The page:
In order to study the long term outcome of hepatic glycogen storage diseases, a national retrospective inquiry gathered 76 patients older than 12 years. In adolescents and adults, hypoglycemia, failure to thrive, pubertal delay, hepatomegaly and metabolic disturbances are major in type I, intermediary in type III and mild in type "VI+IX". Spontaneous improvement of these symptoms is noted in older patients. Read More

    Glycogen storage disease: recommendations for treatment.
    Eur J Pediatr 1988 Apr;147(3):226-8
    Department of Paediatrics, University Hospital, Groningen, The Netherlands.
    A workshop was held on "Aspects of treatment of patients with glycogen storage disease" within the framework of the Concerted Action "Inborn errors of metabolism" of the European Communities. Consensus was reached on the main issues of treatment of patients with deficiency of glucose-6-phosphatase, glucose-6-phosphate translocase, debranching enzyme, liver phosphorylase and phosphorylase-b-kinase. The resulting recommendations are reported. Read More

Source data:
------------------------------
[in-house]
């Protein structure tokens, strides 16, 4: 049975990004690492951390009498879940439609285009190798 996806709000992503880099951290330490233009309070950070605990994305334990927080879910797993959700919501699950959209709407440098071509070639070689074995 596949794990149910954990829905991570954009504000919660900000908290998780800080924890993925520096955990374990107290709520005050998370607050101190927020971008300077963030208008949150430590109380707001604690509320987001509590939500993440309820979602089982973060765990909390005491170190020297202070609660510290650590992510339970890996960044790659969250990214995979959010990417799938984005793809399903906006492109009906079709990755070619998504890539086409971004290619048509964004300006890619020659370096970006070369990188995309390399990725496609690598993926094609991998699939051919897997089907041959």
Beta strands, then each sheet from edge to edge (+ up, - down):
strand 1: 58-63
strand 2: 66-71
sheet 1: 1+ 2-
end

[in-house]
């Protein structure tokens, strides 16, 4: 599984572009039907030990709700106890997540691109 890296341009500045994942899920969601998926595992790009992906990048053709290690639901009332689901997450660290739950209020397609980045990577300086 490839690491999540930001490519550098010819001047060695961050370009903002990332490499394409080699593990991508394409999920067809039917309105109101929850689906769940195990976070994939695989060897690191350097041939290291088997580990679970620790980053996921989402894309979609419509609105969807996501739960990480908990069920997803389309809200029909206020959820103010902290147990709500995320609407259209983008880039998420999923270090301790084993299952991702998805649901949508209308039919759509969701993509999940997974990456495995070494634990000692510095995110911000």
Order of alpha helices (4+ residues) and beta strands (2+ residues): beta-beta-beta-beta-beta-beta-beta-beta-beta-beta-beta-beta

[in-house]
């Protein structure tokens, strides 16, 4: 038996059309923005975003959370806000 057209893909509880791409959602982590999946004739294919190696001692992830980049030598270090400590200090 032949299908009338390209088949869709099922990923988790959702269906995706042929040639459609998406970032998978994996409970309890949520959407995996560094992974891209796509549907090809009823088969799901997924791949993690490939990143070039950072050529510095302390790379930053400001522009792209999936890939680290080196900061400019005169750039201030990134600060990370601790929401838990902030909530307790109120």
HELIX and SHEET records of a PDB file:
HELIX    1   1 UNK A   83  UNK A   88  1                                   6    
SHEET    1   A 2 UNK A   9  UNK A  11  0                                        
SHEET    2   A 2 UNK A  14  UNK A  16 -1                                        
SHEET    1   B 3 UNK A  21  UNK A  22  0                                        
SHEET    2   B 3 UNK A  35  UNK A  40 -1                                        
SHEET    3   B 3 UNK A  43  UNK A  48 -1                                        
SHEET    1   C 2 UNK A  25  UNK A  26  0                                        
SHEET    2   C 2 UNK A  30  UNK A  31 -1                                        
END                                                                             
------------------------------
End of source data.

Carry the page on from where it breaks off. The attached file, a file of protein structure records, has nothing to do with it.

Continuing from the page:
[Clinical aspects of hepatic glycogenoses].
    Ann Gastroenterol Hepatol (Paris) 1988 Mar-Apr;24(2):69-74
    Unité de Génétique et d'Etude des Maladies Métaboliques de l'Enfant.
    Hepatic glycogenosis, heterogeneous in their type, appear in children as an hepatomegaly discovered during manifestations of hypoglycemia and/or growth disorders, sometimes in the course of a systematic physical examination. A usually late puberty determines a transient aggravation of the height insufficiency. Persistence of a marked hepatomegaly and the development of lever adenomas are characteristic of type I glycogenosis. Read More